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Three things to watch in today’s Trump-fueled primaries in South Carolina

First Read is your briefing from “Meet the Press” and the NBC Political Unit on the day’s most important political stories and why they matter.
Rep. Nancy Mace stands on the House steps after a vote at the Capitol on April 28, 2022.
Rep. Nancy Mace stands on the House steps after a vote at the Capitol on April 28, 2022.Bill Clark / CQ Roll Call via AP

WASHINGTON — If it’s Tuesday ... It’s Primary Day in South Carolina, Nevada, Maine and North Dakota. ... It’s also Special Election Day in Texas-34. ... Former AG William Barr testifies on Donald Trump’s 2020 election lies: “He’s become detached from reality if he really believes this stuff.” ... Trump releases 12-page statement in response to Jan. 6 committee. ... The NRSC goes on the attack again in North Carolina Senate. ... And President Biden addresses the AFL-CIO convention in Philadelphia. 

But first: Three things stand out about today’s Republican primaries in South Carolina, where Donald Trump is working to defeat two incumbent GOP members of Congress — Reps. Tom Rice and Nancy Mace.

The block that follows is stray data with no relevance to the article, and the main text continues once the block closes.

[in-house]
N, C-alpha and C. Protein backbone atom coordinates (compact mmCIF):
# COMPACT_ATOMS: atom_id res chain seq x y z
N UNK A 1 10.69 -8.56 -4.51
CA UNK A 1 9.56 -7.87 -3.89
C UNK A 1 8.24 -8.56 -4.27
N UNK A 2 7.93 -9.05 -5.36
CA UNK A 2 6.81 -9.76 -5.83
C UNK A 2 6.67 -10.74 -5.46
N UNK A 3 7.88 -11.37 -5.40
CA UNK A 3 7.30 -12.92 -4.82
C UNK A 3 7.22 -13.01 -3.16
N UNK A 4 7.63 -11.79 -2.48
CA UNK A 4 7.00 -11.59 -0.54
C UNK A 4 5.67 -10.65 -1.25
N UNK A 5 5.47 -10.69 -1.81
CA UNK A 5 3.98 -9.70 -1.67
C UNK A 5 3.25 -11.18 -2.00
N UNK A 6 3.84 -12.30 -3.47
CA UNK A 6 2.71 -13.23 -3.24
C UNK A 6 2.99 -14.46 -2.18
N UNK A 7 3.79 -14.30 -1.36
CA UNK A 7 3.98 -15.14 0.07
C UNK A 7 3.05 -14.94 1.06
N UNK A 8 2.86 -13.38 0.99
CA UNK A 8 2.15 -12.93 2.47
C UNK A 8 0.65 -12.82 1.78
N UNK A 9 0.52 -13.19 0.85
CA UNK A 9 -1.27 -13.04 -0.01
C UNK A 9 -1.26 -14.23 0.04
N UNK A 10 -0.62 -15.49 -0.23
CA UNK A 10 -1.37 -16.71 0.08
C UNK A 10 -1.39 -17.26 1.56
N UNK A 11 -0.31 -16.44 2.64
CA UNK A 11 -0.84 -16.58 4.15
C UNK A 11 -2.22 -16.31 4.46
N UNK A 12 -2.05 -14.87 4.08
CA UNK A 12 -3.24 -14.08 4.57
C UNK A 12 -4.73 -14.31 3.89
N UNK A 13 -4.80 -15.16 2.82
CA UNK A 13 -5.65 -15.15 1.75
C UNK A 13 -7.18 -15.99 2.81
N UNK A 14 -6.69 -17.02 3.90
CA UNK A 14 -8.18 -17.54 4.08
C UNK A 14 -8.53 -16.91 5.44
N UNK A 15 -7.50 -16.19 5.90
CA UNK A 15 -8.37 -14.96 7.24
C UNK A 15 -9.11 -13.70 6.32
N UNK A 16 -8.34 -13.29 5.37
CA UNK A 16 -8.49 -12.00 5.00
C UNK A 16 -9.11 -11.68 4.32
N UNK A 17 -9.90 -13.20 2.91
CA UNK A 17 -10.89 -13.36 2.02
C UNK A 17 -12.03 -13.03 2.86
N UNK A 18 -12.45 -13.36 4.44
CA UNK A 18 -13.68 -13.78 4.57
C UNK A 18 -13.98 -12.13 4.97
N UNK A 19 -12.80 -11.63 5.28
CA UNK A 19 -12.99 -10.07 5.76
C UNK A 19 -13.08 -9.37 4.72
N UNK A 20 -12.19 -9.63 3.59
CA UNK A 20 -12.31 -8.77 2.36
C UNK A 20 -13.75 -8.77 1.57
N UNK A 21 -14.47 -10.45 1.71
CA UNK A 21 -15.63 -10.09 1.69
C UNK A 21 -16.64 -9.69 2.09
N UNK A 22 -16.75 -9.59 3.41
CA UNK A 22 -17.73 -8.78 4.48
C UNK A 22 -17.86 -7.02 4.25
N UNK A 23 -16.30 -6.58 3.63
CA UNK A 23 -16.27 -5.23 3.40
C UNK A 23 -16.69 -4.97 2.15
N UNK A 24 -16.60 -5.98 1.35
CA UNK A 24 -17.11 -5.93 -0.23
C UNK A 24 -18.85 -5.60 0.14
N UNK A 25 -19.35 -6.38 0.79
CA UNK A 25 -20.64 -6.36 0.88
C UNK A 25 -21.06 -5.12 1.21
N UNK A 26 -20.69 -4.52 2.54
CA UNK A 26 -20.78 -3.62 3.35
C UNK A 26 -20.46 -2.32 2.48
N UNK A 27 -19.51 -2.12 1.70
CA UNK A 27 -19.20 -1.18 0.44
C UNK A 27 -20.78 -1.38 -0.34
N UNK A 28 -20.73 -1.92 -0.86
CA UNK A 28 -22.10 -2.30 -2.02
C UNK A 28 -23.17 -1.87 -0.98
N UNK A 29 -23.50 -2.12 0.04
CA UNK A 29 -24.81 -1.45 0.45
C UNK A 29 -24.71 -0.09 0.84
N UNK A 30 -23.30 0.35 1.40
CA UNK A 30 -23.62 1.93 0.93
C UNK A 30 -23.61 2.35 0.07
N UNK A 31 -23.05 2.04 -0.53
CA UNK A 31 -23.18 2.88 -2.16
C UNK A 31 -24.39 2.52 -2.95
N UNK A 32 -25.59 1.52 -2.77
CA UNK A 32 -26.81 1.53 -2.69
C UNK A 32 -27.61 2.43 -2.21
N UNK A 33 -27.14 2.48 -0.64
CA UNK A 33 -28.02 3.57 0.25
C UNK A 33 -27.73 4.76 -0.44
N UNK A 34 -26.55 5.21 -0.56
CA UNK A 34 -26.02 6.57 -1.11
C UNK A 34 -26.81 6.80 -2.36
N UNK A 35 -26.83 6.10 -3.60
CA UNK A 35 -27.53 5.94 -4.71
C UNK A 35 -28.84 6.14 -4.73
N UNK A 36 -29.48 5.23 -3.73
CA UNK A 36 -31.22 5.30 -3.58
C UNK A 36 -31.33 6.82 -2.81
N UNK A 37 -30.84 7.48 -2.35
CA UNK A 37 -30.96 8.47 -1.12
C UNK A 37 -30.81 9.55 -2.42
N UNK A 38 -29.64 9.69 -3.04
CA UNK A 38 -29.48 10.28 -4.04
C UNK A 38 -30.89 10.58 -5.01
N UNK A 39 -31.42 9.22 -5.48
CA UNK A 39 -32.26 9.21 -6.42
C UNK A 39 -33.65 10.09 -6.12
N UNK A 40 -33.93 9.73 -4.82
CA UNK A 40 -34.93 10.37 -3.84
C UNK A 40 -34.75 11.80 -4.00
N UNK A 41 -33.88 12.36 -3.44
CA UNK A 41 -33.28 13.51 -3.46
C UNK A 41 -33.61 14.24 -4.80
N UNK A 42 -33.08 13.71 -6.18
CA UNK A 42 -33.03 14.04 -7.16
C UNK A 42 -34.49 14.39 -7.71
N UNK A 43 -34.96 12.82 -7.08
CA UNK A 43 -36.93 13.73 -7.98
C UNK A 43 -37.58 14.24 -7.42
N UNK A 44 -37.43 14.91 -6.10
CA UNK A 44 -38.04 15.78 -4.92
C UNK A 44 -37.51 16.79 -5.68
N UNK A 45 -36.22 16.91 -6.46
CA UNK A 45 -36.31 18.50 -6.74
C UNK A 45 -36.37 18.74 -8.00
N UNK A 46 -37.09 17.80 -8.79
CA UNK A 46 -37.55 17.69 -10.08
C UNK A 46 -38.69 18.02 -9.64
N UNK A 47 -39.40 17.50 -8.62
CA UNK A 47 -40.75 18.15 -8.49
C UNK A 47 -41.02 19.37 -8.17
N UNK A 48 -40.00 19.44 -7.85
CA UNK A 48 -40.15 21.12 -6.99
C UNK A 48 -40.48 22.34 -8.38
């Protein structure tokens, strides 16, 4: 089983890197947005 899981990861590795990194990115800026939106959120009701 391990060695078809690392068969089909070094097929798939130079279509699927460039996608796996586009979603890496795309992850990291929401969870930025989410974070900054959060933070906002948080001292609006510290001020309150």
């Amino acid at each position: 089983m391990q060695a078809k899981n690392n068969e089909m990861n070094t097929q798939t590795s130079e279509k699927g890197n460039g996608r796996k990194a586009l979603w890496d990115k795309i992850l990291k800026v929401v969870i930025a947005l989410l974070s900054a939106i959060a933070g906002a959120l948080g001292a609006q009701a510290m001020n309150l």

One, they’re taking place after this past week’s televised Jan. 6 hearings where we’ve heard Trump team members admit that the former president lost the 2020 election and was told he lost; explain that his fraud allegations were B.S.; and state that Trump has “become detached from reality if he really believes this stuff.” 

So the races are fascinating real-time experiments to gauge, in part, if any of these revelations are seeping through to rank-and-file GOP primary voters. 

Two, Rice — who was one of the 10 House Republicans who voted to impeach Trump — has fought back against Trump, which differs from how Mace has still tried to embrace the former president (like filming a video outside of Trump Tower). 

“I’ve delivered jobs, higher wages and less poverty,” Rice says in one of his TV ads. “Let’s put progress over pettiness. Let’s put results over revenge.”

As Politico notes, the race between Rice and state Rep. Russell Fry (whom Trump has endorsed) is the first time this election season where a GOP House member who voted for impeachment is facing a Trump-backed primary challenger. 

And three, Mace’s primary contest — where she’s facing a challenge from defeated 2018 candidate Katie Arrington (whom Trump supports) — will test how Trump’s “Revenge Tour” plays in states and districts where previous efforts have backfired. (Unlike Rice, Mace didn’t vote to impeach Trump, but she criticized the former president’s conduct after the election and voted to certify the election results.)

Remember, in 2018, Trump backed Arrington over then-incumbent Rep. Mark Sanford, R-S.C., and Arrington and the GOP ended up losing the seat. Until Mace won it back in 2020.  

Oh, and keep this in mind, especially when it comes to Rice’s race (where five other candidates are running besides the incumbent and Fry): There’s a June 28 runoff if no candidate surpasses 50 percent of the vote.